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Chinese celebrities should be more aware of their moral responsibilities and use social networks in a constructive way to help influence other netizens positively, a senior government official said. “The government expects celebrity bloggers to uphold law and order as well as promote virtues and trust,” said Lu Wei, director of the State Internet Information Office.
“They shall set an example of protecting the legal rights of citizens and denouncing any activities that harm the reputation and interests of other people,” stated by Lu on the state news agency Xinhua.
The remarks came after popular singer Wu Hongfei was arrested following a rather ill-advised tweet that she wanted to bomb Beijing’s housing authority and a neighborhood committee.
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Her online outburst came shortly after a Beijing airport bombing incident last month, when a former motorcycle courier detonated a small handmade explosive device at Beijing airport, a desperate act after he failed to win redress for his claim on a 2005 police beating that left him paralyzed. Authorities said his claims lacked evidence.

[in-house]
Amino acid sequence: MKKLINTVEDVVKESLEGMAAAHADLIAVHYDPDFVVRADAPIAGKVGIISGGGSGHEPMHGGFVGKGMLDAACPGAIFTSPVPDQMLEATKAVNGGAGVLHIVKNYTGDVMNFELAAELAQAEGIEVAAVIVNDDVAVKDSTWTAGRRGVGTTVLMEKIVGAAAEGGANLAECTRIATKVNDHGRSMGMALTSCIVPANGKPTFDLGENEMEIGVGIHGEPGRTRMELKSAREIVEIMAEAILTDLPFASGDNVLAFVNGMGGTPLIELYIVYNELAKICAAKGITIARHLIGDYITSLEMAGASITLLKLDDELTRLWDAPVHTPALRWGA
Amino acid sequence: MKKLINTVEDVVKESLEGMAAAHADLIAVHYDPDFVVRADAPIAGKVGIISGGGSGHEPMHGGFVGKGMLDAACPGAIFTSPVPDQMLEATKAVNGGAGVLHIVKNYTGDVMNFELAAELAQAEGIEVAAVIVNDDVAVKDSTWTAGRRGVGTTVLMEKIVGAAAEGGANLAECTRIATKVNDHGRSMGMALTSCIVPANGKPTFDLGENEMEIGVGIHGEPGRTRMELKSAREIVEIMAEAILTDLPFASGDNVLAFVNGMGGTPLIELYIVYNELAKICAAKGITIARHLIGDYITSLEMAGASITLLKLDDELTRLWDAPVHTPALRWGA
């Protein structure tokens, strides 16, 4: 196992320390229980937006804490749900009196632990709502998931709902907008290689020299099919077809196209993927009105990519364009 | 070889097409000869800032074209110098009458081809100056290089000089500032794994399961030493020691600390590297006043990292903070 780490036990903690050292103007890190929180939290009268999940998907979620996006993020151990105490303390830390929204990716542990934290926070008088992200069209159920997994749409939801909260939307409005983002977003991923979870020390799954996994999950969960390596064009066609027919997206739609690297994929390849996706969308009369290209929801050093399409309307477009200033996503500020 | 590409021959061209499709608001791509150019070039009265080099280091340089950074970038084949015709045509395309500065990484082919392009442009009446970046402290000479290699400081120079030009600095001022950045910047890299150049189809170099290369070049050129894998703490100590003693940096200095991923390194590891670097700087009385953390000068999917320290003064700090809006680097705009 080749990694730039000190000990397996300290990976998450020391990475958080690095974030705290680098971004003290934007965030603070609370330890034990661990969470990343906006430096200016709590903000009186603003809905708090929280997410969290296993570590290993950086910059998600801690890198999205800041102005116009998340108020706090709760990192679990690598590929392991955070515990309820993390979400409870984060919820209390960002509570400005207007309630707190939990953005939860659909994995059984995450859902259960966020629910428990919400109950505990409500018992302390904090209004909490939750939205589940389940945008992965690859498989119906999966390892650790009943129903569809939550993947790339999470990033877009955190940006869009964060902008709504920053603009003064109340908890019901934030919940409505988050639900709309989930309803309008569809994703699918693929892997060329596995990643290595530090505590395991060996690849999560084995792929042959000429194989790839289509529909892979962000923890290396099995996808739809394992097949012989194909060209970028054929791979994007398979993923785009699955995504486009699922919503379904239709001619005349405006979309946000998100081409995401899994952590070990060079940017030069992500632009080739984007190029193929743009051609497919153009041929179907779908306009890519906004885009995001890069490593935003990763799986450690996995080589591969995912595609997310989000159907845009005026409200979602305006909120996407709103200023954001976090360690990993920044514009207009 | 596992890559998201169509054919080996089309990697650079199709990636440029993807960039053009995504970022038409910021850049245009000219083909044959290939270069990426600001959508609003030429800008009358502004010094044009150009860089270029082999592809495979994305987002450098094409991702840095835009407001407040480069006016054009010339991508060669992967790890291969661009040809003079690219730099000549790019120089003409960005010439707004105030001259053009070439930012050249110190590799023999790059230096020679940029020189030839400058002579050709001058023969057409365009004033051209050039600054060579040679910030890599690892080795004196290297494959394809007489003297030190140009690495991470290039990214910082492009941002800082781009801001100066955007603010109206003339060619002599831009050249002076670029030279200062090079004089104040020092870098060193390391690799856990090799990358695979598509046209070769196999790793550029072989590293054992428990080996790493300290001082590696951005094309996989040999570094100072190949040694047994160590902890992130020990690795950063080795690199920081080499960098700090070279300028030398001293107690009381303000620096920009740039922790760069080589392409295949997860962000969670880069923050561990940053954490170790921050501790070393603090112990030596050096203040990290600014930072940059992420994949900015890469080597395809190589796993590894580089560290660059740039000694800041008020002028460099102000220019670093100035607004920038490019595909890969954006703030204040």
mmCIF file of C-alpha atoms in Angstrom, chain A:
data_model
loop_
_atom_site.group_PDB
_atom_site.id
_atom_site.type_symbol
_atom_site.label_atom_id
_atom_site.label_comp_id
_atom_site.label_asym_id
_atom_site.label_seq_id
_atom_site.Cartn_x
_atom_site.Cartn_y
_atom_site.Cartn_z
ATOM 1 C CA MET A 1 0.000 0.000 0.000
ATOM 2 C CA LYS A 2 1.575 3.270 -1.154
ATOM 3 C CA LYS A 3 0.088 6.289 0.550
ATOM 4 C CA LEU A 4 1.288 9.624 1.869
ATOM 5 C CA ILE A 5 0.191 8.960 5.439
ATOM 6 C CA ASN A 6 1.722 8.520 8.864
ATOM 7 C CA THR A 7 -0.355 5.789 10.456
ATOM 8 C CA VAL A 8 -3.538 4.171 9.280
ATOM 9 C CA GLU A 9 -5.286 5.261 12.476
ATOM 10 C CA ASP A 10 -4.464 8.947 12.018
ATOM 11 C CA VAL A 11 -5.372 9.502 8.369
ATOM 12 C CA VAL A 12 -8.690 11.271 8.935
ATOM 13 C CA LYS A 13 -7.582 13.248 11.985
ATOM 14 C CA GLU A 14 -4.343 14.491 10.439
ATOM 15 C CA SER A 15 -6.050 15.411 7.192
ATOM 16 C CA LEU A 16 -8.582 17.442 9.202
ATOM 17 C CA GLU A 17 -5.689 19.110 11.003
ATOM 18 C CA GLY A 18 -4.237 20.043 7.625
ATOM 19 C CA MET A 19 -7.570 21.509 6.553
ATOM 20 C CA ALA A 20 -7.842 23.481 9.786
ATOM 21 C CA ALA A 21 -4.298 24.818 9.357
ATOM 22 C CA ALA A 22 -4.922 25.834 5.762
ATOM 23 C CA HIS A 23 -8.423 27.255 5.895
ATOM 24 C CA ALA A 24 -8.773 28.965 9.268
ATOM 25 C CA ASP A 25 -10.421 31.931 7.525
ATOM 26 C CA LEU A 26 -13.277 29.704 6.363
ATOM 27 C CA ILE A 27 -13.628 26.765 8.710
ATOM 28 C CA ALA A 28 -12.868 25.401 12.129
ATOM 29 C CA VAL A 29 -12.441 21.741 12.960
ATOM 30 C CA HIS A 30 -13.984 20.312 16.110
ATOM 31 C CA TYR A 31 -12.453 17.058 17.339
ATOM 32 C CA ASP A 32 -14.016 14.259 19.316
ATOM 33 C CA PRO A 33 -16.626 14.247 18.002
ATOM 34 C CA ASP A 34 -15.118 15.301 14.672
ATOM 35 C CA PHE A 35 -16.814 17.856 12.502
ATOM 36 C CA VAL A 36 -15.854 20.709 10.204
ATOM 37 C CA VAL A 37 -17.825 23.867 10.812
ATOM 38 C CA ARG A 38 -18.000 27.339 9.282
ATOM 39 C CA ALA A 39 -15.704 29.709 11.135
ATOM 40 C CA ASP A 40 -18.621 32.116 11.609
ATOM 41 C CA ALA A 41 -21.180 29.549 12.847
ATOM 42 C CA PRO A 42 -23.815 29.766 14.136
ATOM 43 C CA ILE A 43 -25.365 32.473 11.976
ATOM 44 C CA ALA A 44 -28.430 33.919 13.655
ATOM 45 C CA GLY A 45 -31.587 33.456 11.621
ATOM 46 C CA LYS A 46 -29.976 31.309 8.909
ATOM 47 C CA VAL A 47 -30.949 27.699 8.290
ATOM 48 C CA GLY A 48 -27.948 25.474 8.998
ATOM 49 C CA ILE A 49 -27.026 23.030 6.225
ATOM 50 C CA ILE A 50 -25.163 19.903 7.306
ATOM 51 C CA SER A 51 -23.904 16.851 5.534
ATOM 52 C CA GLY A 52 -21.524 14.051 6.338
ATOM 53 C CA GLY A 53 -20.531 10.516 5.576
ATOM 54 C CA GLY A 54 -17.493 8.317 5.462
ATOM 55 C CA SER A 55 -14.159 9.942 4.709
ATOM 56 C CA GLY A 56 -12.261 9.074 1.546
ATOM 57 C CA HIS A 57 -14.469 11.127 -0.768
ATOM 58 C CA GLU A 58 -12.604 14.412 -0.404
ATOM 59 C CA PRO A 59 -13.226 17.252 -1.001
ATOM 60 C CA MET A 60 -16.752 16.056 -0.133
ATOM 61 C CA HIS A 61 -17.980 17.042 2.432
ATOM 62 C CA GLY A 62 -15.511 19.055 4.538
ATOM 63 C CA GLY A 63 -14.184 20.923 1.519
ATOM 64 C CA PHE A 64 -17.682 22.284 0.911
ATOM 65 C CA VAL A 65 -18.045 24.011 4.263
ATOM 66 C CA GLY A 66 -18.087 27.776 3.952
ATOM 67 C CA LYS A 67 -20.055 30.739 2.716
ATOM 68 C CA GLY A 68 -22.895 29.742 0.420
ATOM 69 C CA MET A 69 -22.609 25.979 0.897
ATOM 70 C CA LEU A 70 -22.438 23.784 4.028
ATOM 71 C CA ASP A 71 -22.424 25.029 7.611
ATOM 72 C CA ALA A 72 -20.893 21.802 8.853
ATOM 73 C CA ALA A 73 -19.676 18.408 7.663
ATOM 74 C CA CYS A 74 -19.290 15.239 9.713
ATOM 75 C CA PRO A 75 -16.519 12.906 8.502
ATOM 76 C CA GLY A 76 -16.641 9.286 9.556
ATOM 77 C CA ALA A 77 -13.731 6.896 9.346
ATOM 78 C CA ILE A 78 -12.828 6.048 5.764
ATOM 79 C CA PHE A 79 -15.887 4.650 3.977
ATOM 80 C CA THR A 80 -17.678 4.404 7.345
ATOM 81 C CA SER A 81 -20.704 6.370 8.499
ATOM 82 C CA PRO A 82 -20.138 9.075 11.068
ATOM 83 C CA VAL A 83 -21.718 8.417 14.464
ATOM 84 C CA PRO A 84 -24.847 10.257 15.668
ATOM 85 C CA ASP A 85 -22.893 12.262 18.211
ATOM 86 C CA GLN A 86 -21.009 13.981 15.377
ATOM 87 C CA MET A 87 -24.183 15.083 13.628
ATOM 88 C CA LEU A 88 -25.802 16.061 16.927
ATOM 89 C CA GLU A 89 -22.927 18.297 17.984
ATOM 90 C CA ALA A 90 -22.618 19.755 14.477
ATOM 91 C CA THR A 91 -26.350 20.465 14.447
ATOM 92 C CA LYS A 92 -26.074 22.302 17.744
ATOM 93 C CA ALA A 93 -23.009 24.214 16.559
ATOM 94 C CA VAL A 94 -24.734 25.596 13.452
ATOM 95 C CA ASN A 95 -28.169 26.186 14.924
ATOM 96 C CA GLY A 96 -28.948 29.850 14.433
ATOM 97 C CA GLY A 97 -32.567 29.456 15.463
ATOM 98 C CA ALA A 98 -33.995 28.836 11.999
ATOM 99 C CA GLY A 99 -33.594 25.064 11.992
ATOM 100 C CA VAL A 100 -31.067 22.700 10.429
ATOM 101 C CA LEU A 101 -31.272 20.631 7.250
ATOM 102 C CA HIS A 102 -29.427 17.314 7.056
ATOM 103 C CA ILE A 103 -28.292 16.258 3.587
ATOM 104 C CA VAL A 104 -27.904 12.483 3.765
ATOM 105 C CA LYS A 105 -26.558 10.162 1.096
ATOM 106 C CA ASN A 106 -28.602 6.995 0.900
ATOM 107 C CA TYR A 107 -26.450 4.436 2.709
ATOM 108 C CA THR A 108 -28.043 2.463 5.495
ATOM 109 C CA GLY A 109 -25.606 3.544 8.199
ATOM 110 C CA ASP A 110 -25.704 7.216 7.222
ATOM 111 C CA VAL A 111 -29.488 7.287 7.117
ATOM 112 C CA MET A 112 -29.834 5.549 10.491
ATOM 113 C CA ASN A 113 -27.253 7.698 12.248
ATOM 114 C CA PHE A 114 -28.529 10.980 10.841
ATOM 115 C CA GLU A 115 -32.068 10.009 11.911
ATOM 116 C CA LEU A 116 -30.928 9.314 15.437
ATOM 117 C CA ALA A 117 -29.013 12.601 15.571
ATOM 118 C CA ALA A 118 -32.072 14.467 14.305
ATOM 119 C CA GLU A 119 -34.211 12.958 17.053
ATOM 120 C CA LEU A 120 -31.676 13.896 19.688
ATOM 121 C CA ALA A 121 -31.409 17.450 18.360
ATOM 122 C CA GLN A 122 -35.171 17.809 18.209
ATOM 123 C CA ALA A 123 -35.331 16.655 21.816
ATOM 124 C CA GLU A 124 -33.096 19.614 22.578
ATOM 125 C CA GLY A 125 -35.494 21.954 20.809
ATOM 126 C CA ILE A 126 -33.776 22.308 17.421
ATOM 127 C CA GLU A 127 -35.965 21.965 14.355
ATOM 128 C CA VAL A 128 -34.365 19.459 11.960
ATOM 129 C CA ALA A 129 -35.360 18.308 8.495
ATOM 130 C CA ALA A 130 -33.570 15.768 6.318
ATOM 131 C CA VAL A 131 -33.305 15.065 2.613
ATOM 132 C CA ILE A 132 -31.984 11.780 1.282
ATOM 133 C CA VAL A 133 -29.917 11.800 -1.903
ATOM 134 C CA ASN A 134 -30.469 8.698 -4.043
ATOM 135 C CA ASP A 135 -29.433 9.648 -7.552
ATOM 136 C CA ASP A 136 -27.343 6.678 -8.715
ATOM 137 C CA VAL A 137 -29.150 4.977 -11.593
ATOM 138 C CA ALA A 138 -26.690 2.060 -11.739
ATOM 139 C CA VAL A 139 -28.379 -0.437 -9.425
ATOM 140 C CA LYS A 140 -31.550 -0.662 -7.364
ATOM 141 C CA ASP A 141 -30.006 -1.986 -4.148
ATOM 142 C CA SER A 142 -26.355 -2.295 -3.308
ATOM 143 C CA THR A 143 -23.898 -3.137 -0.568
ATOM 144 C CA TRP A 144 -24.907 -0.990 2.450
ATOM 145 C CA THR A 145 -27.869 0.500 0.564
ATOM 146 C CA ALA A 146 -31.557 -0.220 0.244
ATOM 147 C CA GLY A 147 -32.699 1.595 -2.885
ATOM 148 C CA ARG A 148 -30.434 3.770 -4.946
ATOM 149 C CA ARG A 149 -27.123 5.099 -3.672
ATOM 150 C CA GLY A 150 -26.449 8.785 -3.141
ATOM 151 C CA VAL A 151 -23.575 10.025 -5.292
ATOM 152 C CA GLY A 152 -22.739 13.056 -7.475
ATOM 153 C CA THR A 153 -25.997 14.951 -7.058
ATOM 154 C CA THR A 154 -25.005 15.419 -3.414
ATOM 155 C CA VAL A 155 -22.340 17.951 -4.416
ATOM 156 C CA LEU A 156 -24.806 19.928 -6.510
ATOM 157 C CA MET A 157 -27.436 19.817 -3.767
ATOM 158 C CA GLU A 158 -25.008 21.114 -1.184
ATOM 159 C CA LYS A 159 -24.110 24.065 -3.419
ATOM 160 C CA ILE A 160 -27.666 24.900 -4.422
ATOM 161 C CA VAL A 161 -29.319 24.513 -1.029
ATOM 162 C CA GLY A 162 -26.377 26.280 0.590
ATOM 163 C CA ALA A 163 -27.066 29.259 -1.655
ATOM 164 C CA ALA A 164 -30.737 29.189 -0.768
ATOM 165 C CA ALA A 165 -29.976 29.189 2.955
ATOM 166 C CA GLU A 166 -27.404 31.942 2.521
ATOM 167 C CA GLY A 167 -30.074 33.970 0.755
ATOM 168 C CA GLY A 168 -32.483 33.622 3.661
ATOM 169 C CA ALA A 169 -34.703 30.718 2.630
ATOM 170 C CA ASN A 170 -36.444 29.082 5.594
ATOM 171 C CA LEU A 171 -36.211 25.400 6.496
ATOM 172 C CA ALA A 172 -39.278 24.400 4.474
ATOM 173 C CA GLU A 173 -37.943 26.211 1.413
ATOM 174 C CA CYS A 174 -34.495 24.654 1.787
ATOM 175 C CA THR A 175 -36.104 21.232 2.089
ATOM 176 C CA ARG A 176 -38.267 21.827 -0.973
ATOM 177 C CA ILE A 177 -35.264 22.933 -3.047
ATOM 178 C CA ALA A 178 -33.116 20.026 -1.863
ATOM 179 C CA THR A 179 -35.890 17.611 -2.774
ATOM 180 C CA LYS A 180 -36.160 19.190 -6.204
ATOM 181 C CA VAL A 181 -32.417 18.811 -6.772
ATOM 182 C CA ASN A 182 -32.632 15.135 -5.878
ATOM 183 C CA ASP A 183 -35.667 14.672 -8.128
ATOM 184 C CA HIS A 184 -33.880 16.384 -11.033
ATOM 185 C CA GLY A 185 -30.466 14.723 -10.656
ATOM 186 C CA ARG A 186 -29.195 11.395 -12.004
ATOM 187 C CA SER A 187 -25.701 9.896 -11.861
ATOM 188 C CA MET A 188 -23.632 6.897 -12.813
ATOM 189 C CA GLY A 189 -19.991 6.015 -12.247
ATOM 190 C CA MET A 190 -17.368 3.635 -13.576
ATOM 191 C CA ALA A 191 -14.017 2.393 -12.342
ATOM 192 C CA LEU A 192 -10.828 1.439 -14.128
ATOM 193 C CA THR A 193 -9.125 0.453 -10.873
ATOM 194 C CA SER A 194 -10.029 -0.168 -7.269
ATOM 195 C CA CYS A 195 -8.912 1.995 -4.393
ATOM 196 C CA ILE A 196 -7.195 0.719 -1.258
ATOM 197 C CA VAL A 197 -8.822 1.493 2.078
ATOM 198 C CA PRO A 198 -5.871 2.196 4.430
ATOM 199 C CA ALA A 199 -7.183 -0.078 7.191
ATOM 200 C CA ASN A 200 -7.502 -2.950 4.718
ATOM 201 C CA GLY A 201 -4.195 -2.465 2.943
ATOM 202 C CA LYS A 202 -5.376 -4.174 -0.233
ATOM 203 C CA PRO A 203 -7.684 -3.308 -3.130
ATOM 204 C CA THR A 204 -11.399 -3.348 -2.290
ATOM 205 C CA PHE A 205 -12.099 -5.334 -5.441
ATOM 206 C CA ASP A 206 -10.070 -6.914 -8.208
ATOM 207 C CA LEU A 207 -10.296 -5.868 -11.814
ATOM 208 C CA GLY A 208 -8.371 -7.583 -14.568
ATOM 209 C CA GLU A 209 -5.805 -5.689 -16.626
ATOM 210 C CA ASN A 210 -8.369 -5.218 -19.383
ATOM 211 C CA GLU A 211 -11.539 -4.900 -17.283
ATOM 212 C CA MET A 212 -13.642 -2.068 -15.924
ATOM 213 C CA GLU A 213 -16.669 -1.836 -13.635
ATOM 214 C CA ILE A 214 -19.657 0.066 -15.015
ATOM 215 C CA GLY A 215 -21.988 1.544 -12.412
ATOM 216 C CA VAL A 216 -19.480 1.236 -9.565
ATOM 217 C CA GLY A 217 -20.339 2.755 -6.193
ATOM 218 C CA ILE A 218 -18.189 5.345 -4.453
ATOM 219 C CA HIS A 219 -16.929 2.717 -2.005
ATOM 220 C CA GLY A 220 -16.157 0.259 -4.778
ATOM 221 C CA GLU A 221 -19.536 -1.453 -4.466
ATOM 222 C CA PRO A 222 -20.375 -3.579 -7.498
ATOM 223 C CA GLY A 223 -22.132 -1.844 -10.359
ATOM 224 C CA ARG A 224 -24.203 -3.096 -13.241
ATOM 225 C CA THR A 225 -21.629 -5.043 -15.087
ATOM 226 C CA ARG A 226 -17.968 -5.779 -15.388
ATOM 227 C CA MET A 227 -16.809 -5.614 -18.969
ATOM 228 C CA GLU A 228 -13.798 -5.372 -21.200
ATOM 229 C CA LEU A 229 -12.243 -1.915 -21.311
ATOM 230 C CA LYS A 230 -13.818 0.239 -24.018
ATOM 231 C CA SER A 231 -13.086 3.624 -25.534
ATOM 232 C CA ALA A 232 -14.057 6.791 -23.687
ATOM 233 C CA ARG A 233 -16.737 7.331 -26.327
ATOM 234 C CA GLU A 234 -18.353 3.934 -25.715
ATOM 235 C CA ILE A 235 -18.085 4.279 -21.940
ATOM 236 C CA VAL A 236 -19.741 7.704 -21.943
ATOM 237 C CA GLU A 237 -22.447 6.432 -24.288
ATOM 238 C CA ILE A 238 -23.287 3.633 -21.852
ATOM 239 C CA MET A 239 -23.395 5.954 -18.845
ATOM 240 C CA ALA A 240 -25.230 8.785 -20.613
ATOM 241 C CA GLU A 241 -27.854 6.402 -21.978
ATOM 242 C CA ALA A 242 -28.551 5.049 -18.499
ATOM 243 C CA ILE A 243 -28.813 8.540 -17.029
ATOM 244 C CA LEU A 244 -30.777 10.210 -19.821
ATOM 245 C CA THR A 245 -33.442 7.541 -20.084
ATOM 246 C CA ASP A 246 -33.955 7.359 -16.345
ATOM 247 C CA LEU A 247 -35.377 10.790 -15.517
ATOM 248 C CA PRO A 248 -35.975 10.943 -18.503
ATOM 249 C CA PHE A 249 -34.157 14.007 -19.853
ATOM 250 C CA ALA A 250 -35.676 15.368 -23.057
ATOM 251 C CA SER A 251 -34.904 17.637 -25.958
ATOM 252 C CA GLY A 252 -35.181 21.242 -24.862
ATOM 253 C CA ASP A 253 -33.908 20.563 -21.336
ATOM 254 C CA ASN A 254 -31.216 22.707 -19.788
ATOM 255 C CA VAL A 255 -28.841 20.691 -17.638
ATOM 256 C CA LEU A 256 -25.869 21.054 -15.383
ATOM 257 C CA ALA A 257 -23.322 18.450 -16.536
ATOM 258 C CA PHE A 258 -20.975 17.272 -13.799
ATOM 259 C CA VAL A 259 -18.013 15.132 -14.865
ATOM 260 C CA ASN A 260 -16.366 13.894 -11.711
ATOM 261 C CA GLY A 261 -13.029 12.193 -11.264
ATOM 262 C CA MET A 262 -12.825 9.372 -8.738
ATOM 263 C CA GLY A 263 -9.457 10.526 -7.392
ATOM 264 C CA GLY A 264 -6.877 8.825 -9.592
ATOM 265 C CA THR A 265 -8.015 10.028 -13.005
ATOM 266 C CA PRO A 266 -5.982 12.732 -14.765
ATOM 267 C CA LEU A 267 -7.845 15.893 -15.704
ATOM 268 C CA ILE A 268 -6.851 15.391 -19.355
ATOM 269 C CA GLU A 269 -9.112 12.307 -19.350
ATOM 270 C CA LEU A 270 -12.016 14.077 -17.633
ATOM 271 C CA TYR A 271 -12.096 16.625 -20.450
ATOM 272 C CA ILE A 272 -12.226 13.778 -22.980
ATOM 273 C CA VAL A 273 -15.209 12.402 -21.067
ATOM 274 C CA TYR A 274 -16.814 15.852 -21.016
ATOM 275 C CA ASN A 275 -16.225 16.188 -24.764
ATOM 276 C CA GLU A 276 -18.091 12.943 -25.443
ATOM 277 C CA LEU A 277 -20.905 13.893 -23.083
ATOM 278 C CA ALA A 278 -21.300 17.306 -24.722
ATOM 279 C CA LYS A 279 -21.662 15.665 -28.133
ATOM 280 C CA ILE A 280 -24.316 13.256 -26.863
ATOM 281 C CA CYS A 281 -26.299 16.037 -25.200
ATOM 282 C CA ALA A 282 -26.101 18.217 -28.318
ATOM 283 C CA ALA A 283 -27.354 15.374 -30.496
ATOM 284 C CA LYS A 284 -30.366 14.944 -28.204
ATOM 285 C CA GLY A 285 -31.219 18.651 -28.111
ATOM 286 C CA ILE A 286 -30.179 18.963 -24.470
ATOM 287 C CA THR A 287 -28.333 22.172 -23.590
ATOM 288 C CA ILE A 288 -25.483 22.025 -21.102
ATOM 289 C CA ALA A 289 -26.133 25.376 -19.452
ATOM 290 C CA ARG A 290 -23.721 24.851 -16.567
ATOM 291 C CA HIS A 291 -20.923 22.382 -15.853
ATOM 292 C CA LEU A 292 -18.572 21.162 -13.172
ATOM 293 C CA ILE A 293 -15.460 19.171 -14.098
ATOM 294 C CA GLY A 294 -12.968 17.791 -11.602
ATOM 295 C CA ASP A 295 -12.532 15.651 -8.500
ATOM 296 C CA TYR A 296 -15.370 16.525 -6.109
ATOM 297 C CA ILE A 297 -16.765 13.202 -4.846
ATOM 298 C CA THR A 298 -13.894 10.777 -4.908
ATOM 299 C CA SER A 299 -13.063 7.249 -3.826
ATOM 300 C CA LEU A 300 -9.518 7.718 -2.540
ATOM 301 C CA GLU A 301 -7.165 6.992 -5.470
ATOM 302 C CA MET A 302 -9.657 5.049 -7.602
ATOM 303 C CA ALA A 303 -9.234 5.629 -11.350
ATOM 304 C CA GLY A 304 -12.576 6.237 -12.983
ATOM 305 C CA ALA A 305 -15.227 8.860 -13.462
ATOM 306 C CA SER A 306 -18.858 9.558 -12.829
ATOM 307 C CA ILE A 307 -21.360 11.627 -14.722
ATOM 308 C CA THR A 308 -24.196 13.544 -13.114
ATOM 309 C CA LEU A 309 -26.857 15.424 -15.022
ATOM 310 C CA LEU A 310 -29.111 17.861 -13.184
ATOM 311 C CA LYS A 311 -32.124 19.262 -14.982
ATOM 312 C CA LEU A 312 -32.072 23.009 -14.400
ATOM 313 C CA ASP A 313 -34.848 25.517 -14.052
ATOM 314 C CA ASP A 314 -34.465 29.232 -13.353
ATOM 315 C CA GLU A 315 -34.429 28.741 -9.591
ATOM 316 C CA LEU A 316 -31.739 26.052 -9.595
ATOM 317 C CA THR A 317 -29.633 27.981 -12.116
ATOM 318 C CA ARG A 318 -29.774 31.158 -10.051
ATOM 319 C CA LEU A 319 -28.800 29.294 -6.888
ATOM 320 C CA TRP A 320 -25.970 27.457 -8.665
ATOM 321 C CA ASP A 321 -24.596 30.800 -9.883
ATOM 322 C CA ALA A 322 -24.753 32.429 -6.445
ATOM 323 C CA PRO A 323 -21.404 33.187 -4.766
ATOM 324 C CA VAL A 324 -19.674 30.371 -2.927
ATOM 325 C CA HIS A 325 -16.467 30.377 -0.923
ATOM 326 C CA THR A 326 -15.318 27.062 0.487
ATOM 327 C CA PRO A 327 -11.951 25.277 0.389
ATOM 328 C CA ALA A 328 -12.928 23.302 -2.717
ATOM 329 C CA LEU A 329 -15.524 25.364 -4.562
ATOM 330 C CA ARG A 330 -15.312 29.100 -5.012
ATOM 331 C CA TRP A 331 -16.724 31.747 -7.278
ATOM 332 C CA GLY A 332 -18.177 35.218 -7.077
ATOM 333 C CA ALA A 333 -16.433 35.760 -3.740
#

Facebook and Twitter are banned in China, but local versions of the social networks, including Weibo and Wechat, are hugely popular.
There are over 100 micro-blogging networks with more than 1.2 billion active accounts.
Sina Weibo and QQ are the two biggest social networks, with the former having 3,300 accounts with more than one million followers while the latter has 200 accounts with more than 10 million followers.
According to a statement released after a meeting of Internet regulators, participants agreed that everyone should be responsible for what they say and do online as the Internet is also subject to laws and moral rules in the real world.
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Pan Shiyi, who is a highly public figure and one of China’s biggest property developers with nearly 16 million followers on Weibo, wrote on his site that web celebs have a big influence. “Everyone is equal on the Internet. My responsibility is to tell the truth with conscience,” he wrote.
He said he was testing the limits with his posts, but said: “If I didn’t control [it] well, the bricks are coming.”
Meanwhile, Gu Yongqiang, president and CEO of the online video website Youku Tudou said that while the Internet was a platform to pursue the truth and be responsible, tweeting and sharing information was getting faster and faster.
“Everybody online should be responsible for their own original information. Besides that, they should be also responsible for sharing and tweeting,” he wrote on his forum.
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